Study finds pornography is not becoming increasingly violent

New research suggests that mainstream pornography is not becoming increasingly violent. The study was published in The Journal of Sex Research.

“My original interest came out of reading and hearing claims both in the popular media and in academic articles that pornography is becoming worse and worse. Part of this argument was a result of the scientifically dubious claims about pornography being addictive and users needing to constantly ‘up the stakes,'” said study author Eran Shor, an associate professor at McGill University.

“Reading the research, I could not find any systematic support for these claims, and most of it was really anecdotal. But it still seemed like pretty much a truism. So I wanted to examine this issue systematically, really not knowing what I was going to find out.”

The researchers examined 269 popular videos uploaded to PornHub from 2008 to 2016. They found that viewers did not prefer violent content. Instead, more popular videos tended to display scenes of women’s pleasure.

“The main takeaway is that, contrary to popular belief, we see no evidence that the most popular online pornographic videos are becoming more and more violent. On the contrary, clearly non-consensual aggression is declining and so is the portion of videos in which aggression appears,” Shor told PsyPost.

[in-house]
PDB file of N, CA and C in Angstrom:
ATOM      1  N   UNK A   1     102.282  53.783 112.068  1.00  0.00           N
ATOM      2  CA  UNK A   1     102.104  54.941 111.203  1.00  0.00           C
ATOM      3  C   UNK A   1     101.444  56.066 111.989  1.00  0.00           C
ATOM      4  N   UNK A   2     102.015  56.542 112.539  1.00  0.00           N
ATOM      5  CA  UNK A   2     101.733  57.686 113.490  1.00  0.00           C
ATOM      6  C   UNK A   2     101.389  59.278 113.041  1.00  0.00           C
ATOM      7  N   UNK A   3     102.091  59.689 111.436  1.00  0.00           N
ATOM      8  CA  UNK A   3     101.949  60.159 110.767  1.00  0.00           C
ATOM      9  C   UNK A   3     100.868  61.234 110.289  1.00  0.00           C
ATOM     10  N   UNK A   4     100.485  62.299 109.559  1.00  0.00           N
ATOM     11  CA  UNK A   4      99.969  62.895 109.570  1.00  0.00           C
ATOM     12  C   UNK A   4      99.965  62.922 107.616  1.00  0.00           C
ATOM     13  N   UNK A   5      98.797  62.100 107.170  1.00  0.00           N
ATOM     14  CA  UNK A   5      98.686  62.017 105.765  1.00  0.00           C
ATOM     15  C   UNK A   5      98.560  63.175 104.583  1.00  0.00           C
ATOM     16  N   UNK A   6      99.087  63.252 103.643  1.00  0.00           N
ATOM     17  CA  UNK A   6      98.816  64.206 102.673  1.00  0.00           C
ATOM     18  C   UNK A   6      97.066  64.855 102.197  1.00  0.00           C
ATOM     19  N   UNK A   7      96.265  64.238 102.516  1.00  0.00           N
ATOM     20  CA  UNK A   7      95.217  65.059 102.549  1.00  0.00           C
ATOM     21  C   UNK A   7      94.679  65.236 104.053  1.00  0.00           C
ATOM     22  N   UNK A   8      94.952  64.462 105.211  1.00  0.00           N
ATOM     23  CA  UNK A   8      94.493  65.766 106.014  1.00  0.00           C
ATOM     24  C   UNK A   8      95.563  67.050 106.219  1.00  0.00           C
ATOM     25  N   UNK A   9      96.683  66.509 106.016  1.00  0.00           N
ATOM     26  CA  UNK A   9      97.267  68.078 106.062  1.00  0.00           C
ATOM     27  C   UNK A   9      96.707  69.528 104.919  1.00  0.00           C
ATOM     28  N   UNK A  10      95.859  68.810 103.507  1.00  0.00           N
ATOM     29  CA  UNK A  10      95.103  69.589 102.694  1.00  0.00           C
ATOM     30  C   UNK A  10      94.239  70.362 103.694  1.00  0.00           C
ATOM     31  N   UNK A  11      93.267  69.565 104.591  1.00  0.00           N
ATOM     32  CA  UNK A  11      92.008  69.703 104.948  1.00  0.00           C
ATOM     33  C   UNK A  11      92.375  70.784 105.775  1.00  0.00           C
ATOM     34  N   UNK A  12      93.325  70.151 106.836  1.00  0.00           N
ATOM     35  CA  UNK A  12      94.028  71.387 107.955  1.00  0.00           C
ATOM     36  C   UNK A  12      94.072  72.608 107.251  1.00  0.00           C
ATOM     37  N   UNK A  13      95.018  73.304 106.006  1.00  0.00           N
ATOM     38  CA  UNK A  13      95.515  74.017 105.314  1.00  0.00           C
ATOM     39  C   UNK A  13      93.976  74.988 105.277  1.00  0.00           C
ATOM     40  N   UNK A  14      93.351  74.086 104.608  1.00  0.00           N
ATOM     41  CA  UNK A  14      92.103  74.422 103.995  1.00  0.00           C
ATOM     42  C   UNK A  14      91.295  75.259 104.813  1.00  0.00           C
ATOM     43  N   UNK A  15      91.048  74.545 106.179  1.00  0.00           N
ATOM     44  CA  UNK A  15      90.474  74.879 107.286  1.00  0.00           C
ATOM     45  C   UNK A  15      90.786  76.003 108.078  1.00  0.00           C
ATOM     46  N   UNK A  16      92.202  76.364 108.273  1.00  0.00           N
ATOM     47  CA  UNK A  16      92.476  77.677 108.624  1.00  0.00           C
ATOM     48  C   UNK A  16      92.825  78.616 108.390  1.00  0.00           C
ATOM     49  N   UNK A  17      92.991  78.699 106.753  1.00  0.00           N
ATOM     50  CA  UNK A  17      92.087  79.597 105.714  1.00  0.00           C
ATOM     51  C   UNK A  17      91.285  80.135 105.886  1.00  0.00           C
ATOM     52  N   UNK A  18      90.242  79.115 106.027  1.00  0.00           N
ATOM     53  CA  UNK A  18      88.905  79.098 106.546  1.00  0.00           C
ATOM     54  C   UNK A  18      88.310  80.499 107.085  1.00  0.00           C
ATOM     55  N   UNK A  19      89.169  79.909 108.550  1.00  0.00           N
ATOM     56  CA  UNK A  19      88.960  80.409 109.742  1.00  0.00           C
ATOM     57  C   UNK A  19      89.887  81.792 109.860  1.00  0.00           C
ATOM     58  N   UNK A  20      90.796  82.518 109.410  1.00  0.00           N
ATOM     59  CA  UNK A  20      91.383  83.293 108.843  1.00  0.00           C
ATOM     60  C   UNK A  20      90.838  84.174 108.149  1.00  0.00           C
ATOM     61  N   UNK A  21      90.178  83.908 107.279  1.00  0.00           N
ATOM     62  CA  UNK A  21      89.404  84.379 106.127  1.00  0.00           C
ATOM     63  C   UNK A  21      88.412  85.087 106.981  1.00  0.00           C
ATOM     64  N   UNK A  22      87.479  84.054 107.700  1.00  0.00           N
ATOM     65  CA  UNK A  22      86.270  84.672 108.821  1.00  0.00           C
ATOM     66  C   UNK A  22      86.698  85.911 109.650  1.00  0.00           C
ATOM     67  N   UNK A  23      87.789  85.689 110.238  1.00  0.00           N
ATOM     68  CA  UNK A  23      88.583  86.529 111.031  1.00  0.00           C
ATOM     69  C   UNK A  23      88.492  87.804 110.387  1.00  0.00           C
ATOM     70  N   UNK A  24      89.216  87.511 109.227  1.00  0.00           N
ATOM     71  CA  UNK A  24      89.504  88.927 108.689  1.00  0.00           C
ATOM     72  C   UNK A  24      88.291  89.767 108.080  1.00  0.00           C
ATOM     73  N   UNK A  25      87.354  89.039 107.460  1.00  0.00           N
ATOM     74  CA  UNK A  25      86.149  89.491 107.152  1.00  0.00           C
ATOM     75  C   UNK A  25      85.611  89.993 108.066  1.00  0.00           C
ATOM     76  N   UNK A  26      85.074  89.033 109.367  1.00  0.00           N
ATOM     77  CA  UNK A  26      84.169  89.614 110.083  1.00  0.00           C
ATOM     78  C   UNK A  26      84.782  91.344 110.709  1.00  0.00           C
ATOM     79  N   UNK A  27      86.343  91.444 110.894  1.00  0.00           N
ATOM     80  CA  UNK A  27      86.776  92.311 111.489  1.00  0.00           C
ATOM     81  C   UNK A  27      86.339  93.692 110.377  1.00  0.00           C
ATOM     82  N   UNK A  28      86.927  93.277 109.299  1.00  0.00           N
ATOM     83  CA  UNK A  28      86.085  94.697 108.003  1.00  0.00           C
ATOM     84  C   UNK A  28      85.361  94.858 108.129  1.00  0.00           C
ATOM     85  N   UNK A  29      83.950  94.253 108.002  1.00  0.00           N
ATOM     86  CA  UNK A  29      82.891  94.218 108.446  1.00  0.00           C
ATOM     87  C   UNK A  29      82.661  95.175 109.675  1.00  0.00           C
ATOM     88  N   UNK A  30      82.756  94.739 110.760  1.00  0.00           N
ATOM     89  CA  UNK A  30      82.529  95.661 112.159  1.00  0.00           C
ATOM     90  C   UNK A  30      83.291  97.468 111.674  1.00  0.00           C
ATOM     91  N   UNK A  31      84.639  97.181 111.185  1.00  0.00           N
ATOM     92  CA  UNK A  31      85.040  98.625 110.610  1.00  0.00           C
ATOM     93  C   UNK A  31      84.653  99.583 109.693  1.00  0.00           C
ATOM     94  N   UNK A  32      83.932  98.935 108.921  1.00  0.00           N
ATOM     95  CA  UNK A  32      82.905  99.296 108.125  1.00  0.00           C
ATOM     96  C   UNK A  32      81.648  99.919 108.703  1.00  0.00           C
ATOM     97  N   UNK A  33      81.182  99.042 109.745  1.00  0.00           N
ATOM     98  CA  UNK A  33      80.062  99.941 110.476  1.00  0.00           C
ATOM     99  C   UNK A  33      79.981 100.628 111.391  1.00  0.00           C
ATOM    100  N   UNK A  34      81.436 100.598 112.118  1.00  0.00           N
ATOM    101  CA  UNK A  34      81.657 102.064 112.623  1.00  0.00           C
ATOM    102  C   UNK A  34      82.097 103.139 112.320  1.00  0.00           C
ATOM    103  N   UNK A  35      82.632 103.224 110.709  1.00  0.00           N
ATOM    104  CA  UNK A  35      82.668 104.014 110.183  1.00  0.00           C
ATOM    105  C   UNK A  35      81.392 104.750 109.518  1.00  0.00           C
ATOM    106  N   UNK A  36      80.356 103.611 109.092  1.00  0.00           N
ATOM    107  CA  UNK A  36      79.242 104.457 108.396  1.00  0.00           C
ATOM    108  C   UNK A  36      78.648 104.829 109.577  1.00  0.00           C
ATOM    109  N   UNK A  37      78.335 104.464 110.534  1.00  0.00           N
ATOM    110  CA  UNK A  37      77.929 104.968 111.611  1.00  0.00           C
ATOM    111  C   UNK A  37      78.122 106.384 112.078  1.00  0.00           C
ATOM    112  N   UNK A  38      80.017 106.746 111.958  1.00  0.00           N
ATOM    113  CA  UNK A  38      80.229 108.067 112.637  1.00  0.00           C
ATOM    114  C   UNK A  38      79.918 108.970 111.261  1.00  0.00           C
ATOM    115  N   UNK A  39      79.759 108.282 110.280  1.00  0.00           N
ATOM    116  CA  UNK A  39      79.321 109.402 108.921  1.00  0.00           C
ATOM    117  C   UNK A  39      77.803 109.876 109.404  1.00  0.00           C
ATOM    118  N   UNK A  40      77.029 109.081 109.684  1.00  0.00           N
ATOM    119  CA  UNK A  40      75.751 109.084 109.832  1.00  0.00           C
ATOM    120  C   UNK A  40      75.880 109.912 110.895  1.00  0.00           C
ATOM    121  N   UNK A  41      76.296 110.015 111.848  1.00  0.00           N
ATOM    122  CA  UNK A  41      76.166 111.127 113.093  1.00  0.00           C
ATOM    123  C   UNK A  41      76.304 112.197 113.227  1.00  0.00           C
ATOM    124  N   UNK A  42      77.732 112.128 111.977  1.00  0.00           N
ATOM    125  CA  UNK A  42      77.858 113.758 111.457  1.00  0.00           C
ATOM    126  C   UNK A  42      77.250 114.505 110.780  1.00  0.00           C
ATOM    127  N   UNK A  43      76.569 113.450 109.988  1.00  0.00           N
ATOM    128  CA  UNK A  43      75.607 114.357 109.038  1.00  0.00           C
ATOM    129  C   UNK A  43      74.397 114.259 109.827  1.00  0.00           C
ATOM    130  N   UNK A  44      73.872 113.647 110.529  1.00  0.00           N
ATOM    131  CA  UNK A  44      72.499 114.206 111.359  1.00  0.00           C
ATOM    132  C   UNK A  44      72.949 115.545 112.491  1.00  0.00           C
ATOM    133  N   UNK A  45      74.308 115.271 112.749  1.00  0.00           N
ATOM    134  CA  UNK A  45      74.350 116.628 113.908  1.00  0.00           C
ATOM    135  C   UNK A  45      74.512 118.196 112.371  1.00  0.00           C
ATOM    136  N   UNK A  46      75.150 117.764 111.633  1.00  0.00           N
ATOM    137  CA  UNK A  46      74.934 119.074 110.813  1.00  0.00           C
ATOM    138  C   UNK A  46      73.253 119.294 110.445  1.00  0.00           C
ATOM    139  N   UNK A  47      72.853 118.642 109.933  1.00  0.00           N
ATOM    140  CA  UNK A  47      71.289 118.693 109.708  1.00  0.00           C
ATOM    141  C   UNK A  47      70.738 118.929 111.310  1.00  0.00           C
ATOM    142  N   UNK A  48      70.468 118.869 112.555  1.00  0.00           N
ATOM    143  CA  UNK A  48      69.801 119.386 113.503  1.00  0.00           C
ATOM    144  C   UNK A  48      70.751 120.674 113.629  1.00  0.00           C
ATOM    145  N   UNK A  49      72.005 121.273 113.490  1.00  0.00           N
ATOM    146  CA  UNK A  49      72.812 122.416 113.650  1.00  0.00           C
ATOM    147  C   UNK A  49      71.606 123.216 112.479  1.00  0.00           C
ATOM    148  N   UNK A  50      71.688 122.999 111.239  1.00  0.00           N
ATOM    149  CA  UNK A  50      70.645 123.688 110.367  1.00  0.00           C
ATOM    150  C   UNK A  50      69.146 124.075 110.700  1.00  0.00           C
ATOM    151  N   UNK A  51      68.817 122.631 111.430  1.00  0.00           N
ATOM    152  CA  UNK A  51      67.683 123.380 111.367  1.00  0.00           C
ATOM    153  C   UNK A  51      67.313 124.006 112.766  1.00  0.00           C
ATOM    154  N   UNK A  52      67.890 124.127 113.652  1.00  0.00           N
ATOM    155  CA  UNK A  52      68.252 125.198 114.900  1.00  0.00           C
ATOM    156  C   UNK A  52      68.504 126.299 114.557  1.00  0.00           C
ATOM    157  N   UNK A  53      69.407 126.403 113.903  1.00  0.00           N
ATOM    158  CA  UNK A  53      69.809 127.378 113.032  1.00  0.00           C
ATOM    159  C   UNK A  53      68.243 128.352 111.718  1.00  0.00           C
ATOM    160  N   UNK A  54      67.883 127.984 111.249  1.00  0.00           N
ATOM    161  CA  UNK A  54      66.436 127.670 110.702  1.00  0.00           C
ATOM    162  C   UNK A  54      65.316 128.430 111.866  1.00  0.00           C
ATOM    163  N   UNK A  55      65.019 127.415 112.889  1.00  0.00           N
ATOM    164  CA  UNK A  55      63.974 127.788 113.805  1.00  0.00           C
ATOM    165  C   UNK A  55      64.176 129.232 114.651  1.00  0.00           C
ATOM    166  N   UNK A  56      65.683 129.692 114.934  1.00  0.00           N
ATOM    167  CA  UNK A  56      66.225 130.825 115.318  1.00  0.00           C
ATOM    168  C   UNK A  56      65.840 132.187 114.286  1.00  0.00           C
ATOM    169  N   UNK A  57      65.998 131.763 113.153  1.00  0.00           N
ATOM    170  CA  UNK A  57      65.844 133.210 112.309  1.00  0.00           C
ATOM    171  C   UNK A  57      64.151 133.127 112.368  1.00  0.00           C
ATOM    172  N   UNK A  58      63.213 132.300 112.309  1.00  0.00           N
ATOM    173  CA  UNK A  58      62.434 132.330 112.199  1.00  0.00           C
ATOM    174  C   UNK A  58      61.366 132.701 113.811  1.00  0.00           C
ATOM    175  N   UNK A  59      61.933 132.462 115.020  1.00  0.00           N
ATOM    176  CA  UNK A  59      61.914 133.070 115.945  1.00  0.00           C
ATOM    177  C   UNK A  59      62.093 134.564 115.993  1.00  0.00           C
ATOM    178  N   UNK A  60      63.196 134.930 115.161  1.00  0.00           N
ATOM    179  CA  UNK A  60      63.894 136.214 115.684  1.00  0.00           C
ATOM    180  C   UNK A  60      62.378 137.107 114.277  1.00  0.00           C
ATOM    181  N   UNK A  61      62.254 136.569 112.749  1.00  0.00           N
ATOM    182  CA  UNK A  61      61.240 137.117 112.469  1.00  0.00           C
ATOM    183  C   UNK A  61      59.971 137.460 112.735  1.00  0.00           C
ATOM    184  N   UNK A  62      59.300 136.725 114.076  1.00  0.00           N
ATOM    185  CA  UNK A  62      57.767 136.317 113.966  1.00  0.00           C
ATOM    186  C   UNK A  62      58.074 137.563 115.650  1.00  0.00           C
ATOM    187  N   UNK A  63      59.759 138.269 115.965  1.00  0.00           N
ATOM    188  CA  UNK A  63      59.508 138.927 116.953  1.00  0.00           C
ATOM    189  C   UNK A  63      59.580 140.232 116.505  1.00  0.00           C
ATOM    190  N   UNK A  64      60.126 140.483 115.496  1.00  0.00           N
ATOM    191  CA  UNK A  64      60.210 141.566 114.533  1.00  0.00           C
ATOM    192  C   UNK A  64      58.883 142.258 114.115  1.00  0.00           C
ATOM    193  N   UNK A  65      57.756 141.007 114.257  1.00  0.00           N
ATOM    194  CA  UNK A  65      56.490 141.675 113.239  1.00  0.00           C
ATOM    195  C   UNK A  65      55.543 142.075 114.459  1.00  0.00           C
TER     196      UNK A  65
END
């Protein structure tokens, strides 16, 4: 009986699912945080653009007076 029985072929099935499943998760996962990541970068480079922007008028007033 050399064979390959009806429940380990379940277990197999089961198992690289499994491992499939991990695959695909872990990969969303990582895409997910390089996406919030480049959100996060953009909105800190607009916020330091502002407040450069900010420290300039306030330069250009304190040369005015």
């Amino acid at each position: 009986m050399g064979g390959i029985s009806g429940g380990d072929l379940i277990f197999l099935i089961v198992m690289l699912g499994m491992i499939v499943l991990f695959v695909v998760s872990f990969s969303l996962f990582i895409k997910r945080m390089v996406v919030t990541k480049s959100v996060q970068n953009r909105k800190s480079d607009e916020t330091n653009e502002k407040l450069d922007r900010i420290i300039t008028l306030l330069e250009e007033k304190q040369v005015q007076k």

They found that depictions of visible aggression fluctuated over the years. But there was not a steady upward or downward trend.

“In addition, there’s no evidence that most viewers prefer aggressive content,” Shor said. “In fact, we found that aggressive videos were less popular and most viewers actually seem to prefer videos where we see affection between sexual partners. Consequently, there’s also no support for the idea of pornography as an addiction, where the average viewer constantly seeks more provocative/aggressive materials.”

However, the study has some limitations.

“This study only looked at the ‘most watched’ free online videos. While I believe this is representative of the porn that most people watch online, it’s important to note that there are of course many viewers who do seek aggressive content,” Shor explained.

“In addition, while I found an overall lower proportion of videos including aggression than in some previous studies, a substantial portion of the videos (about 40%) still includes some forms of aggression (although mostly it is relatively subtle and at least appears to be consensual).”

The study, “‘Harder and Harder’? Is Mainstream Pornography Becoming Increasingly Violent and Do Viewers Prefer Violent Content?“, was authored by Eran Shor and Kimberly Seida.